The Kentucky Court of Appeals ruled this week that adoptions by stepparents are allowed only when the stepparent is married to the child’s biological parent. In a catch-22, same-sex stepparents cannot therefore adopt because Kentucky has a constitutional amendment banning marriage of same-sex couples. The ruling holds regardless of whether the person was involved in every aspect of the child’s creation or came along afterwards. The Court avoided the term “second-parent adoption,” used in other jurisdictions when a non-biological parent adopts a same-sex partner’s biological child, because “there is no statutory authority for ‘second-parent adoption’ in Kentucky.”
The ruling was based on the case of a lesbian couple who had a child together and then split. The non-biological parent then adopted the child with her former partner’s approval. The partner then tried to have the adoption revoked, but a lower court refused because she had waited more than a year to do so. State law says adoptions cannot be reversed for any reason after that time. It looks like things have turned out as well as can be expected for this family, then, but the precedent the case sets is chilling.
For more on the case from an actual lawyer with vast experience regarding same-sex families, see Nancy Polikoff’s blog. Polikoff also notes that she herself allowed her former partner to adopt the child Polikoff had adopted as a single parent. She has a few choice words for biological parents who treat non-biological parents as anything less than equal.
The only heartening thing in this otherwise depressing news is that the Louisville Courier-Journal published an editorial opposing the ruling, indicating that opinions in the Bluegrass State, even among the general population, are far from uniformly anti-LGBT. The editorial notes that the ruling, while “technically correct,” was far from fair:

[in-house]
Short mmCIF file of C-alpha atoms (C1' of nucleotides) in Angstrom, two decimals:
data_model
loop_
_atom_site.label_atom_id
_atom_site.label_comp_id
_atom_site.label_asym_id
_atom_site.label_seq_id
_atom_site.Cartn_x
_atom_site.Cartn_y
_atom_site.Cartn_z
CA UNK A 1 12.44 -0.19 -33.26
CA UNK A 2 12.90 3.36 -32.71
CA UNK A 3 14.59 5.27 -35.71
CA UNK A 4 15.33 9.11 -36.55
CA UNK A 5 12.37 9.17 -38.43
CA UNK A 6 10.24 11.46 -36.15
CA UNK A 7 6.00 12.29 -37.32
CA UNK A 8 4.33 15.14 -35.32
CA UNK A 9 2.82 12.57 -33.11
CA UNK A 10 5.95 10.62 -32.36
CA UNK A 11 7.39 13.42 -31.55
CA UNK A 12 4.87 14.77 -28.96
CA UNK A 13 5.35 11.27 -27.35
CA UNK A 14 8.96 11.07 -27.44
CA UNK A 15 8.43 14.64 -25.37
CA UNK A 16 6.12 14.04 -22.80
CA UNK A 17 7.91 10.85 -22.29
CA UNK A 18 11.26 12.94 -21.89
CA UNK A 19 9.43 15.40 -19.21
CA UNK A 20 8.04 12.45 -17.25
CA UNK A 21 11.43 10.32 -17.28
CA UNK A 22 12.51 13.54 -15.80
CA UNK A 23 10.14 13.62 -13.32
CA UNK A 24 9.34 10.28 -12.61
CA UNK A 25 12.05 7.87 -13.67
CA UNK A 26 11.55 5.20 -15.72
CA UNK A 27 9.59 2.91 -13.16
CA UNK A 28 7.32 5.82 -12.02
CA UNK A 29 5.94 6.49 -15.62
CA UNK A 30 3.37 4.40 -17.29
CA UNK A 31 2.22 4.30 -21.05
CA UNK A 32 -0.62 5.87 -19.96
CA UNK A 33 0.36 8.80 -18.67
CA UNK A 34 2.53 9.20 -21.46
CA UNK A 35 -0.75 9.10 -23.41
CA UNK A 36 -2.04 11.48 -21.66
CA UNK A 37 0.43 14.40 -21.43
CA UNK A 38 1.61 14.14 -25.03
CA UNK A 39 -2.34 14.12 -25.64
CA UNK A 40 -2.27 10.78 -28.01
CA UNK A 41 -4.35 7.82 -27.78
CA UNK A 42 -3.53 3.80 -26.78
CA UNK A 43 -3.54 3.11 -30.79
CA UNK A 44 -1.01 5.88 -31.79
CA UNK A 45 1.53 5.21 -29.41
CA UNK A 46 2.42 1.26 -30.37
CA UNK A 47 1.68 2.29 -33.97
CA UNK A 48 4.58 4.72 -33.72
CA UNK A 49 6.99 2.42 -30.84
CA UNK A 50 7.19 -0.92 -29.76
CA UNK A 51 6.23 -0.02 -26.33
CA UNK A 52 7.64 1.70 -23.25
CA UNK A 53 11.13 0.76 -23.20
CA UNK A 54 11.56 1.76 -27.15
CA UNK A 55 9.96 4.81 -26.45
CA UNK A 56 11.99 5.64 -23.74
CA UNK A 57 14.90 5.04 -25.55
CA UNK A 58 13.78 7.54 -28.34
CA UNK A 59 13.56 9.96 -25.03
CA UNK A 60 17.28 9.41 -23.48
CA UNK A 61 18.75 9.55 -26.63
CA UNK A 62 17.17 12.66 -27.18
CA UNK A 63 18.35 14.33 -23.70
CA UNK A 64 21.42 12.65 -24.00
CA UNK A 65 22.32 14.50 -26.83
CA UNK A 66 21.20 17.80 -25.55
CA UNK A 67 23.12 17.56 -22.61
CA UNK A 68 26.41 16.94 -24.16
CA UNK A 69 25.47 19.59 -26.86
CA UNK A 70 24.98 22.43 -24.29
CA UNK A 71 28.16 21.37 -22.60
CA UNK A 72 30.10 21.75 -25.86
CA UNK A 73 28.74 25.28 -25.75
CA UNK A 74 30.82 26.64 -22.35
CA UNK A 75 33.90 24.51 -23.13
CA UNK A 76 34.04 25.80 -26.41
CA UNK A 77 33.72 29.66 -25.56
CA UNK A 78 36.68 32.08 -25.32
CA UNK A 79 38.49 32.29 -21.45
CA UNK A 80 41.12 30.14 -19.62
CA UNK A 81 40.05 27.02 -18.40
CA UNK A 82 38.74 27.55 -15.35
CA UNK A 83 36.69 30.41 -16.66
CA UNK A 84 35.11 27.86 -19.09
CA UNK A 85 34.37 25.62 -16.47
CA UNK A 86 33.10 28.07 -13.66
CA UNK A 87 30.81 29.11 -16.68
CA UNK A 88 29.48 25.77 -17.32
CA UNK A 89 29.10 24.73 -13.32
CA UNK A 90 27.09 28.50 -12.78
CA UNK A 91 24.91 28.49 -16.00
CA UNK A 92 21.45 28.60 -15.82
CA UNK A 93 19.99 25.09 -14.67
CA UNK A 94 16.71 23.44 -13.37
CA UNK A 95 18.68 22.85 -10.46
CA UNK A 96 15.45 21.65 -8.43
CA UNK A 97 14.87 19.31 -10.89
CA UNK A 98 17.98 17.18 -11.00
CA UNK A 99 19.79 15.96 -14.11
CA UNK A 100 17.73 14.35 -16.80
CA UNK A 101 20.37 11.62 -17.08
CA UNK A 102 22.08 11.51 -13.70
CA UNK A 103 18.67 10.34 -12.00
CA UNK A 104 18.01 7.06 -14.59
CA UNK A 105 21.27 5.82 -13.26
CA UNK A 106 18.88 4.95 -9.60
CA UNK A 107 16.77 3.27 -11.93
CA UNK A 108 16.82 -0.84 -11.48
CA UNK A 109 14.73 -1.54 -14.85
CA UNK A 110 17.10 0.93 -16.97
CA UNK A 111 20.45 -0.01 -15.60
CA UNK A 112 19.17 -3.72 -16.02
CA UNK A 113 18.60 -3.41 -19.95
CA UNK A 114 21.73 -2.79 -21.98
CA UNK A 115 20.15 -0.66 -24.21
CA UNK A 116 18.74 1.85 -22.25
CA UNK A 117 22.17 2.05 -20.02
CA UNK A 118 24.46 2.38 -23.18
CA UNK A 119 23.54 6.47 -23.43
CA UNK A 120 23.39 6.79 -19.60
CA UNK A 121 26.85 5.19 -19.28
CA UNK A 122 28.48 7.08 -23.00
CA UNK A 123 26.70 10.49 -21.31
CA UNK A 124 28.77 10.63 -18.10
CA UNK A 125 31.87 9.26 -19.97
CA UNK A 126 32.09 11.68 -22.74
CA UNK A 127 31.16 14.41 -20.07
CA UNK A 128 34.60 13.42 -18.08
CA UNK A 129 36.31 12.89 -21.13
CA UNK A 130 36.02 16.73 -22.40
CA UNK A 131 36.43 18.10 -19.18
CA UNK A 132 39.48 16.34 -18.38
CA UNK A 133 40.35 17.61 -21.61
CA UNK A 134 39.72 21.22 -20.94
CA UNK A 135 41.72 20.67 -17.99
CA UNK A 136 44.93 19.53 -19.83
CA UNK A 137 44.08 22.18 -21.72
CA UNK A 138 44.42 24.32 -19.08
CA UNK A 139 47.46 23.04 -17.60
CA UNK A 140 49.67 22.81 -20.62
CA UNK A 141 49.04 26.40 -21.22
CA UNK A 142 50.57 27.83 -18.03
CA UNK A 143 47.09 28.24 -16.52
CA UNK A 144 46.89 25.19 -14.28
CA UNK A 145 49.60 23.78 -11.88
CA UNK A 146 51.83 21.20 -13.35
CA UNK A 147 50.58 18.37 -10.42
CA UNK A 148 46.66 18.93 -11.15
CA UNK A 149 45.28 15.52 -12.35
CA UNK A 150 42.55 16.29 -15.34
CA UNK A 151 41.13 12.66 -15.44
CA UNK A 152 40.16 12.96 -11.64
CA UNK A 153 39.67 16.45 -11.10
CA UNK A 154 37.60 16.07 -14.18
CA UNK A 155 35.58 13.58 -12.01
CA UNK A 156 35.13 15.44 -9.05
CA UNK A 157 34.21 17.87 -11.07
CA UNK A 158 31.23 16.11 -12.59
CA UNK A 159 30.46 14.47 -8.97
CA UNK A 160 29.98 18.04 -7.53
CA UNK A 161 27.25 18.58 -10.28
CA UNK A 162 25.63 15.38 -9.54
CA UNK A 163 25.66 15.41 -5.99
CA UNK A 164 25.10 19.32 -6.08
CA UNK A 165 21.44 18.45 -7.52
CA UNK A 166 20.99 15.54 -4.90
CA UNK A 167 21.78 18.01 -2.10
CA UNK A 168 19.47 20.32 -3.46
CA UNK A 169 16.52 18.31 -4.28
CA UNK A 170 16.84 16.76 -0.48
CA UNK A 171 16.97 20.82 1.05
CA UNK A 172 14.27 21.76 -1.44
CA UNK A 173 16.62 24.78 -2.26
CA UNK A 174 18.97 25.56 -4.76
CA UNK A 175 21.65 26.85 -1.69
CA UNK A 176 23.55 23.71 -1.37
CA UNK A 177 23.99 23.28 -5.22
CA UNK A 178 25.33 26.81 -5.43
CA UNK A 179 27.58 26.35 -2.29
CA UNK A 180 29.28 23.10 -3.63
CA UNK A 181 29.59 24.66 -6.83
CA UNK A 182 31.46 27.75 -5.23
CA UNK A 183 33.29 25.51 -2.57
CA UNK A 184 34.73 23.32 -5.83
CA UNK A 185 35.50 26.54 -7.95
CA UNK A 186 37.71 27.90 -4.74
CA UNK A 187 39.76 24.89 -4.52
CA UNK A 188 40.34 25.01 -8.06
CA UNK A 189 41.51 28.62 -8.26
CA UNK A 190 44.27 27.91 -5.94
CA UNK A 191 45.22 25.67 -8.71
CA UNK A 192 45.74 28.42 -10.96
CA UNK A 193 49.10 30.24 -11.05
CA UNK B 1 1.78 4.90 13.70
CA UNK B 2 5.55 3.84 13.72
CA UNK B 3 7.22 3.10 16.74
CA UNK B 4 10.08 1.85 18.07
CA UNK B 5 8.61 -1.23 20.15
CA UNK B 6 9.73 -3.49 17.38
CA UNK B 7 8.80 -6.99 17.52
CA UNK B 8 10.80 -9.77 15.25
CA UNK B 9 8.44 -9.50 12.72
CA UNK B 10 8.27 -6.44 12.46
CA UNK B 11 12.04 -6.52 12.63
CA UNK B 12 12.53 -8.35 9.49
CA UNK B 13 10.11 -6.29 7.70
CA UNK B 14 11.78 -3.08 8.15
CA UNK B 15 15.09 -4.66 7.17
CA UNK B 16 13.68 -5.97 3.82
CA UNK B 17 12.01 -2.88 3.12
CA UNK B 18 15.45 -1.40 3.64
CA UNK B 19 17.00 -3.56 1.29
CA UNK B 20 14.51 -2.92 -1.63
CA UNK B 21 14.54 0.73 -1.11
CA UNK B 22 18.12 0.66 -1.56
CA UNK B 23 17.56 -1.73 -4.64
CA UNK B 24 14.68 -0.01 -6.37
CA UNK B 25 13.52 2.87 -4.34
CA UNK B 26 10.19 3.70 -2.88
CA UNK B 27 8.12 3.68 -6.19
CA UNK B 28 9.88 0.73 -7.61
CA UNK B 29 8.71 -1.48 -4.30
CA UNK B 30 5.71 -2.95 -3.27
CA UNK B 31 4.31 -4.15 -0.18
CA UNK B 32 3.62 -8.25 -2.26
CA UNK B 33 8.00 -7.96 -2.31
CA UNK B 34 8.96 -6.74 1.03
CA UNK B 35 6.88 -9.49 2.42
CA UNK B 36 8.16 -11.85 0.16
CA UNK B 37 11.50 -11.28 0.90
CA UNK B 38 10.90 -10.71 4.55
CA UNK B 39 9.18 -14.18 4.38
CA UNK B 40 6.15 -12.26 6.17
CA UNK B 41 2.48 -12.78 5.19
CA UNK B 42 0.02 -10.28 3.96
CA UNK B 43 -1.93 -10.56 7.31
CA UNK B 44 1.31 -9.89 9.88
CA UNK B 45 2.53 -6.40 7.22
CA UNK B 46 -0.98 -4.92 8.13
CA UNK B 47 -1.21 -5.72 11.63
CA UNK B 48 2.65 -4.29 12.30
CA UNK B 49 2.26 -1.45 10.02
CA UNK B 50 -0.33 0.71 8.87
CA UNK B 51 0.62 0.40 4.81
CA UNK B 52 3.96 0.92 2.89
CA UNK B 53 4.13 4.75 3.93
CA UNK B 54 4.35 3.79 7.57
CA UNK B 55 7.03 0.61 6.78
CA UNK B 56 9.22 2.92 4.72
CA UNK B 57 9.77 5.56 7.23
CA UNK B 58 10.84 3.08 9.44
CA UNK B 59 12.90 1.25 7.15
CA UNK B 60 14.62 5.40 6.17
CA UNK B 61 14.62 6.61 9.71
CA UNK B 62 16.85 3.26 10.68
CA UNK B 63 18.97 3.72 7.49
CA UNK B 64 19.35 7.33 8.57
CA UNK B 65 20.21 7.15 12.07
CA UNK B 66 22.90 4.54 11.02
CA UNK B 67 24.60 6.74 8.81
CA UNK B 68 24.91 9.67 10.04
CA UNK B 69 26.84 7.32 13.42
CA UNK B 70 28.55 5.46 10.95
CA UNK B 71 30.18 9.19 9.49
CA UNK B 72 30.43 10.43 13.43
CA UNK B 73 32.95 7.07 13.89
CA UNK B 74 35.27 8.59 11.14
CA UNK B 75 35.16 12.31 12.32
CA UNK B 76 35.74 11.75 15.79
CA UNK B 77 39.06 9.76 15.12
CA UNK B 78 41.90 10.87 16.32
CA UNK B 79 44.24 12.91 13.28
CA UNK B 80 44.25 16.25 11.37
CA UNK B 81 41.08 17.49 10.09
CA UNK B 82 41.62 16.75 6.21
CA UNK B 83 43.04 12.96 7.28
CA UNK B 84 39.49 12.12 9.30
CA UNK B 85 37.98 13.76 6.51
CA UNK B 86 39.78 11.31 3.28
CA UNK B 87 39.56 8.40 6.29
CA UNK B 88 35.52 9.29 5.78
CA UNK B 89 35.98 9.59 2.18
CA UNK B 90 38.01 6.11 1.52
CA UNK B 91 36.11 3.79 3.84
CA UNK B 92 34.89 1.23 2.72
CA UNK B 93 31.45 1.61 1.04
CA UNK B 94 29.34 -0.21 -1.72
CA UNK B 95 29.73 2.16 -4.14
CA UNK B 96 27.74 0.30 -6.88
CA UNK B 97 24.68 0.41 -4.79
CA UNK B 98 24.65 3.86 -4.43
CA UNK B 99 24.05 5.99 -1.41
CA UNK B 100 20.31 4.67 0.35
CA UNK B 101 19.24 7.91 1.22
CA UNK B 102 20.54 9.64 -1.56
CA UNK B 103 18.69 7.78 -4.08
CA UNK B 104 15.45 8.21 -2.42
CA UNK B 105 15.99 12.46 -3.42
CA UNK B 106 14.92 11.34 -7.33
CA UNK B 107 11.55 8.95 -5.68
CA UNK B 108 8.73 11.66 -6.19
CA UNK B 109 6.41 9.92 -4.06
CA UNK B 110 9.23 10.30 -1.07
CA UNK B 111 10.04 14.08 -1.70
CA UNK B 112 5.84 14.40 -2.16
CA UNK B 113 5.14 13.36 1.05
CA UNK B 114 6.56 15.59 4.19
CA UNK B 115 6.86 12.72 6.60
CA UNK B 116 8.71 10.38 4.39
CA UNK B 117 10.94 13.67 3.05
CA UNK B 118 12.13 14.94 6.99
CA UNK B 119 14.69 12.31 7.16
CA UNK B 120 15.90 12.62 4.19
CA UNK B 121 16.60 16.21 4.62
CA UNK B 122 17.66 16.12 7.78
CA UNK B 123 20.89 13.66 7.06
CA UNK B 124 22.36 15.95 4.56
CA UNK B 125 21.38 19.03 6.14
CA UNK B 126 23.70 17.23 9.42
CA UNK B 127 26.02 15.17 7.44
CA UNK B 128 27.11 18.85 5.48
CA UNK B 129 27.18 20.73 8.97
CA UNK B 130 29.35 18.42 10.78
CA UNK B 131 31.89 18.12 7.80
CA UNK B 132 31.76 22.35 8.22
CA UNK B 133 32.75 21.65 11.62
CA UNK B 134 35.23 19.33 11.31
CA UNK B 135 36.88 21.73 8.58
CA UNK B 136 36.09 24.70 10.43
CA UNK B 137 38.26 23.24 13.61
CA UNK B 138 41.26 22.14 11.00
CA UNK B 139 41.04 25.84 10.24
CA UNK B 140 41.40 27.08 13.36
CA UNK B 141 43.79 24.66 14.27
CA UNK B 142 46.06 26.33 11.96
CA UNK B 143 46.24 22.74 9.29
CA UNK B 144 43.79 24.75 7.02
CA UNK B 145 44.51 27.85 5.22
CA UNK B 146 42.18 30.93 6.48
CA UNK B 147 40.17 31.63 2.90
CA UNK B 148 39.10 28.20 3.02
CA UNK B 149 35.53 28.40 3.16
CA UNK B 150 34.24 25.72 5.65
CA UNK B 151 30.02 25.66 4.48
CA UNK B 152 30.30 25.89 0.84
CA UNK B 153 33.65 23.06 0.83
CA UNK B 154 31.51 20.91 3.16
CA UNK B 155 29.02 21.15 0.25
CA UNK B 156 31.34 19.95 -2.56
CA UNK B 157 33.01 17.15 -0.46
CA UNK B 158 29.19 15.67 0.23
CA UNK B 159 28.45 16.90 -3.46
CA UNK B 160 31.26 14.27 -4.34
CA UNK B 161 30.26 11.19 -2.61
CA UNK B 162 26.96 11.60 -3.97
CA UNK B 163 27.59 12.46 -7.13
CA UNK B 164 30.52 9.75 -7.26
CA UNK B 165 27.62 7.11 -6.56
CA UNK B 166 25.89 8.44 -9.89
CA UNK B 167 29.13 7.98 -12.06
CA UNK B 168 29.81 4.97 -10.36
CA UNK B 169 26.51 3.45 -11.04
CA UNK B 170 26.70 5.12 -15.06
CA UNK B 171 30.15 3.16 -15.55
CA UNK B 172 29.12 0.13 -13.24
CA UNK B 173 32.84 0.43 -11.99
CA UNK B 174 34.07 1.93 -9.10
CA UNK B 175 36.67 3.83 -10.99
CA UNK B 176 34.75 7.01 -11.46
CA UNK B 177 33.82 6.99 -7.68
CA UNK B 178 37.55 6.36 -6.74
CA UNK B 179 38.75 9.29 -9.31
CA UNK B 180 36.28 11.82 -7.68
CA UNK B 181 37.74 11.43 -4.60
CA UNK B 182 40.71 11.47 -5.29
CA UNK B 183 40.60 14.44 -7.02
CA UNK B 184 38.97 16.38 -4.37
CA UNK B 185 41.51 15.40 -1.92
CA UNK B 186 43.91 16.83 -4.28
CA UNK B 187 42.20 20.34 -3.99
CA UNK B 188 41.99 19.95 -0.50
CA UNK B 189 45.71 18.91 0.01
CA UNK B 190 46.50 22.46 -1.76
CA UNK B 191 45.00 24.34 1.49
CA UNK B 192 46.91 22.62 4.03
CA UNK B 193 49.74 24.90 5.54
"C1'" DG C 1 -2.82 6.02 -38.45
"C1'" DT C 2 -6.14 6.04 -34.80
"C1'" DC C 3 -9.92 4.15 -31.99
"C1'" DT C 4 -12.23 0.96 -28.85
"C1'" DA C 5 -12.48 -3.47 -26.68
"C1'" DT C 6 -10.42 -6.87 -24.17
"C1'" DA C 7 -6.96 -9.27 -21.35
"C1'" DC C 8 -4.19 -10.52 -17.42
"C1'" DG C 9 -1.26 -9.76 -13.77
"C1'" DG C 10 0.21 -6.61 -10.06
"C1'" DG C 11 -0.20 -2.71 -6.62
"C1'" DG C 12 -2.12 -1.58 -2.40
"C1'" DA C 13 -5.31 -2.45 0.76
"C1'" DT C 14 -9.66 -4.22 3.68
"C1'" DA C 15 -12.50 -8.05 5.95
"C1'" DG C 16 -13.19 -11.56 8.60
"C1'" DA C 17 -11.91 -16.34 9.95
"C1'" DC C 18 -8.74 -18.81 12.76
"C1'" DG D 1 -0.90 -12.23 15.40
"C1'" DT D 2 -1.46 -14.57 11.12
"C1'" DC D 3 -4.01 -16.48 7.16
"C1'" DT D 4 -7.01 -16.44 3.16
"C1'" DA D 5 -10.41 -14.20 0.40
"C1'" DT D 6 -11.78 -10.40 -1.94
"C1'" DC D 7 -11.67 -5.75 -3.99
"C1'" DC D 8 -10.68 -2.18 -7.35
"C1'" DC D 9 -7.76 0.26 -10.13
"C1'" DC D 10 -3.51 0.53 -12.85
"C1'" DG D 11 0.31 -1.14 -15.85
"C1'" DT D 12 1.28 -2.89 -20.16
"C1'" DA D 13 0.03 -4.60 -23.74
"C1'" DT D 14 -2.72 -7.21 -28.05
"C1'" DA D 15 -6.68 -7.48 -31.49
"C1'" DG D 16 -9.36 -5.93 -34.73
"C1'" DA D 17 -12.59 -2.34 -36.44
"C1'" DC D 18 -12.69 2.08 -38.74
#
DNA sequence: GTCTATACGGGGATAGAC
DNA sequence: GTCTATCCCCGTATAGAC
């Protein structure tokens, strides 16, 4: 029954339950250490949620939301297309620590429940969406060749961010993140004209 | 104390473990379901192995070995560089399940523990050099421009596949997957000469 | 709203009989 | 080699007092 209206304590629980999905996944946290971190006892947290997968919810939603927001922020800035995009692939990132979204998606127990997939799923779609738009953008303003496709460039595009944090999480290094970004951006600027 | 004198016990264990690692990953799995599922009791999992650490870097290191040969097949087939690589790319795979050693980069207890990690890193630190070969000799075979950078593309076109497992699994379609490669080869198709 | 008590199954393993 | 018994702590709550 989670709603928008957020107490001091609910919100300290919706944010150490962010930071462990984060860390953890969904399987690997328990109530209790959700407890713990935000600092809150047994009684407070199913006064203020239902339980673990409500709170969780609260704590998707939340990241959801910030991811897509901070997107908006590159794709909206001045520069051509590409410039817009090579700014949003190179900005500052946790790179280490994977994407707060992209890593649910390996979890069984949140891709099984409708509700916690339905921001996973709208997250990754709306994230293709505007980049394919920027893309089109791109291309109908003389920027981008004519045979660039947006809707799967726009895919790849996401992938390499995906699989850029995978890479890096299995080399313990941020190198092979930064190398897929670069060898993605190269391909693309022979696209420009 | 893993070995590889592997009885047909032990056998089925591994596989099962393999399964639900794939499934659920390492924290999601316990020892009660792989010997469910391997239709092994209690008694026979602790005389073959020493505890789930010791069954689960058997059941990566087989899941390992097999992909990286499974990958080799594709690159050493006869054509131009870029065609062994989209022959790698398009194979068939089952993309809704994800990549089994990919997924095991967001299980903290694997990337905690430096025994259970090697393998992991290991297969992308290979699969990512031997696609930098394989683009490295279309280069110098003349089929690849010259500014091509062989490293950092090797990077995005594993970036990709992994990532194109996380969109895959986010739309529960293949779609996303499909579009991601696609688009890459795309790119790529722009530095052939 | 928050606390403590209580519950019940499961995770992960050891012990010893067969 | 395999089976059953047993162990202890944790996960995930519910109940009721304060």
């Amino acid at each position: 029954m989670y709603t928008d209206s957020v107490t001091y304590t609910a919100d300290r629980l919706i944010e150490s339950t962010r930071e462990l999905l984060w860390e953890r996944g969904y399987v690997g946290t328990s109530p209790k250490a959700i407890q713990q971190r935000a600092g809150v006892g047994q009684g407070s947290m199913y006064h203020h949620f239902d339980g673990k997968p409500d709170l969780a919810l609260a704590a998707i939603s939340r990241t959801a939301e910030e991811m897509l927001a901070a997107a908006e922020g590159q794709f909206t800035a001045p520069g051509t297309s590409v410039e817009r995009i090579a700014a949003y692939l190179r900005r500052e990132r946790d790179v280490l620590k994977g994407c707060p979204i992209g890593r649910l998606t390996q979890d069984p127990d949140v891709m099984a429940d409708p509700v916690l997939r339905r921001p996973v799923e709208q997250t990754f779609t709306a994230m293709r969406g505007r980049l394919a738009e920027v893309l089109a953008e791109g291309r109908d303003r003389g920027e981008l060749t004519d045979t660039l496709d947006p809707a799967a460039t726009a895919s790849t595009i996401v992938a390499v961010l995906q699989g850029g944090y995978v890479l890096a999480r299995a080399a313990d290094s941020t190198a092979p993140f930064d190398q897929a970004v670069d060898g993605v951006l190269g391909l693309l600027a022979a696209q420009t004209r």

The Court of Appeals was bound and supported by the constitution and statutes in this ruling.
But clearly the laws are hurtful to families and children. The earlier they can be reconsidered, the better.
As is so often the case, children are paying for shortsighted legal and procedural answers to personal and societal issues. Shouldn’t children have the benefit of two loving parents, gay or straight?
Equality is not an option in the United States. Sooner or later, gay people will enjoy the same rights and protections as everyone else.
It needs to be sooner. For our part, that means Kentucky must recognize that its unfair laws punish our gay citizens for being gay.
More than that, they punish our children.